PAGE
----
Mar. 6: Bill Dyszel

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Bill Dyszel

The Internet Ate My Brain

March 6 @ 4 pm

Don’t Tell Mama
343 W. 46th St., NYC


Bill-Dyszel-Cabaret-Scenes-Magazine_212Here’s Victoria Ordin’s review of this show:

Just before Bill Dyszel took the stage at Don’t Tell Mama to perform The Internet Ate My Brain, his ever-evolving Broadway World-nominated show, the announcer informed the audience that “the Patti LuPone rule” was not in effect. This was, of course, a reference to the Broadway legend’s much-publicized confrontation with an audience member texting during a recent performance (from an orchestra seat, no less). A combination of original songs and parodies (written by Dyszel)—complete with power point!—Dyszel’s show explores how radically technology, smart phones, and social media have transformed human experience.
The Internet Ate My Brain is that rare “message” show that manages to provoke thought without preaching or rehashing platitudes. And that message is roughly this: there’s no going back to life without the Internet, but we can retain our humanity and connection to one another if we acknowledge just how deeply the “internet of things” shapes consciousness and action, and commit to disconnect every so often. Pretty heady stuff for a cabaret show. But when not singing with the New York City Opera (where Dyszel spent 14 years), he authored 21 books about technology, including Microsoft Outlook for Dummies. He also contributes regularly to PC Magazine. Somewhere in all of this, the performer found time to produce over 60 short films, many of which have been screened at the 48-Hour Film Project, an international filmmaking competition. (This explains the video snippets throughout the show, some of which work better than others.)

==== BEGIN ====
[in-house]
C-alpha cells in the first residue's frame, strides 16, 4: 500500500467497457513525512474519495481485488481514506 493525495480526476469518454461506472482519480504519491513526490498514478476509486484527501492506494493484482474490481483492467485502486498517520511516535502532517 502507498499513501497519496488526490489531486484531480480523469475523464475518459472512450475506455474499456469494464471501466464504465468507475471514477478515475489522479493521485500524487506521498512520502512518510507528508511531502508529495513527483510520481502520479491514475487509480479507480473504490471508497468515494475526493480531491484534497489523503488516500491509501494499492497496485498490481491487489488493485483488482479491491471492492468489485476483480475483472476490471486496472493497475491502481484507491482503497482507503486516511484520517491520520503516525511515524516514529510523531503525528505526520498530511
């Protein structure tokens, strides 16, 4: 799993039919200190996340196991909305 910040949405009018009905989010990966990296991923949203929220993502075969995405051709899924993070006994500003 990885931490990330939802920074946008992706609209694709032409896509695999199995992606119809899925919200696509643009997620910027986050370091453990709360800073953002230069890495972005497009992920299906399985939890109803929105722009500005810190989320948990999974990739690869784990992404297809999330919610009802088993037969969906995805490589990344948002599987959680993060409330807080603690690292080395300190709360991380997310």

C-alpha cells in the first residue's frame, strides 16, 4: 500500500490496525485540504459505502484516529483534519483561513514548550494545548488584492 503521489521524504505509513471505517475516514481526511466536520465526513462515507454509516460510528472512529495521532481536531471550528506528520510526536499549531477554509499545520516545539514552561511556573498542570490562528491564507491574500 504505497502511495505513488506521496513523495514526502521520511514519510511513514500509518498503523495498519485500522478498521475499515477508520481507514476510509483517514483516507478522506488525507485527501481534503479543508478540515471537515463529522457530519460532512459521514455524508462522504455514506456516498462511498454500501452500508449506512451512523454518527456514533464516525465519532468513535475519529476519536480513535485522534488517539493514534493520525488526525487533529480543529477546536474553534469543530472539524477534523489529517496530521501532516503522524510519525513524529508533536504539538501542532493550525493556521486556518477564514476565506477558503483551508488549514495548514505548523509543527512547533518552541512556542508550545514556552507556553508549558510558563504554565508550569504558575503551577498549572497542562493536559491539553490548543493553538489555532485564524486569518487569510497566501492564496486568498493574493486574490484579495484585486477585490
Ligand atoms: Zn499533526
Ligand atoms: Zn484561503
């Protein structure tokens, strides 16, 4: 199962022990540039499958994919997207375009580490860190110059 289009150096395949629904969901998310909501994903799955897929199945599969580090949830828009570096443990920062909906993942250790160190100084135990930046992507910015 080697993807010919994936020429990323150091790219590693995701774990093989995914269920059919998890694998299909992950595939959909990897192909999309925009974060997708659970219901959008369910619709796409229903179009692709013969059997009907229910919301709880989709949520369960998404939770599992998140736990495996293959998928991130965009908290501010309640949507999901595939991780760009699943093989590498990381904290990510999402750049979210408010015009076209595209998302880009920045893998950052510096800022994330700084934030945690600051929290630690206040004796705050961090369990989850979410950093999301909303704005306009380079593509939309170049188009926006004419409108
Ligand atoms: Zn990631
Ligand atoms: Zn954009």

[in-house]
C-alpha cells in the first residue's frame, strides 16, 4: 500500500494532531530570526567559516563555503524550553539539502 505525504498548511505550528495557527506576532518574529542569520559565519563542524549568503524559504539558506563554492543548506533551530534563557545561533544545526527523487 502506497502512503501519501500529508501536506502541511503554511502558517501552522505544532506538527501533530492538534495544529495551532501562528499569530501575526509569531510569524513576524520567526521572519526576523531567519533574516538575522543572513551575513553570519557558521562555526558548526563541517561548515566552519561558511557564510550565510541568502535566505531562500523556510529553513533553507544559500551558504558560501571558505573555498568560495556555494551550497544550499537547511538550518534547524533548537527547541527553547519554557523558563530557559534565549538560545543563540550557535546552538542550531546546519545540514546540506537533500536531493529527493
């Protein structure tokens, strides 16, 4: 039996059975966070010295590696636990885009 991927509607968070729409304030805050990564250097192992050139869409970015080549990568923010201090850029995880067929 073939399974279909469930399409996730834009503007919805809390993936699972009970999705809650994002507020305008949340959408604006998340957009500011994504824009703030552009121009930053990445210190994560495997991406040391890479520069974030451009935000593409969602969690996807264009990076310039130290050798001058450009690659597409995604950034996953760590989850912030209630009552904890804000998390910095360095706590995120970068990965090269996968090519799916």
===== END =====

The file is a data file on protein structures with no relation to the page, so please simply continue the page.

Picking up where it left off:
After the opening song, from which the show takes its title, the performer gently poked fun at society’s obsession with selfies in a song based on “Alfie” (Bacharach/David). As one who wrote a qualified defense of selfies for The Huffington Post, I found Dyszel’s tone just right. Yes, they’re silly, but they aren’t cause for full-throated outrage—nor are all selfies created equal, as his lyrics make clear.
With audience members nodding in self-recognition at our shared plight—cell phone addiction—Dyszel asked us to put our phones just out of reach and then to share with our tablemates (“lab partners,” in his words) the feelings evoked by that separation and text him the answer. He offered a prize in the form of a snazzy, bright, yellow tote bag to encourage participation.
Gimmicky, yes. But this and other interactive moments of the show were sweet, funny, and apt set-ups for the numbers which followed. One could hear his formal voice training both in “Google, Facebook, and Bing,” based on “Baubles, Bangles and Beads” from Kismet (Wright/Forrest, based on Borodin) and “Amazon” to the tune of “Camelot,” perhaps the evening’s best number. Like Camelot, Amazon exists in an unspecified location and operates like a kingdom. The main difference: Richard Burton does not star in a musical about Bezos’ empire. Ably accompanied on the piano by Richard Danley—who appeared to be enjoying himself as much as the audience and the star himself—Dyszel took up other staples of life in the internet: Google (“Dr. Google,” based on Pat Ballard’s “Mr. Sandman”), GPS (“Top Secret Love,” based on Sammy Fain/Paul Francis Webster’s “Secret Love” from Calamity Jane), and nonstop disaster coverage (Dyszel’s own “The Techno Porn Tango”).
Based on “Ode to Joy,” the “Freelance National Anthem” pulled no punches about the new professional normal, one might say, in which security and employment have gone the way of rotary phones. It was the darkest number in the mostly upbeat show, a foil to “Geeks and Dorks” (lovingly written, of course, by a man with 21 books about tech to his name!). Dyszel is so fundamentally good-natured and self-deprecating, even the plug for his award is entertaining. The former opera singer and techie has written a smart and timely show based on a simple truth: those of us over 45 are members of an ever-shrinking (read: dying) population who can remember life pre-Google. Our children, grandchildren, and great-grandchildren will never live in a world without instant communication and consumption. In the face of this inexorable fact, Dyszel retains a tentative hope for humanity, a hope in which live performance plays no small part. (On a personal note, I recently endured 28 days without WiFi, and my phone is regularly at 5% charge, so as much as my life revolves around social media, I don’t actually panic when separated from my phone. It’s dead half the day anyway. If I can live without WiFi a month, there is hope for us all.)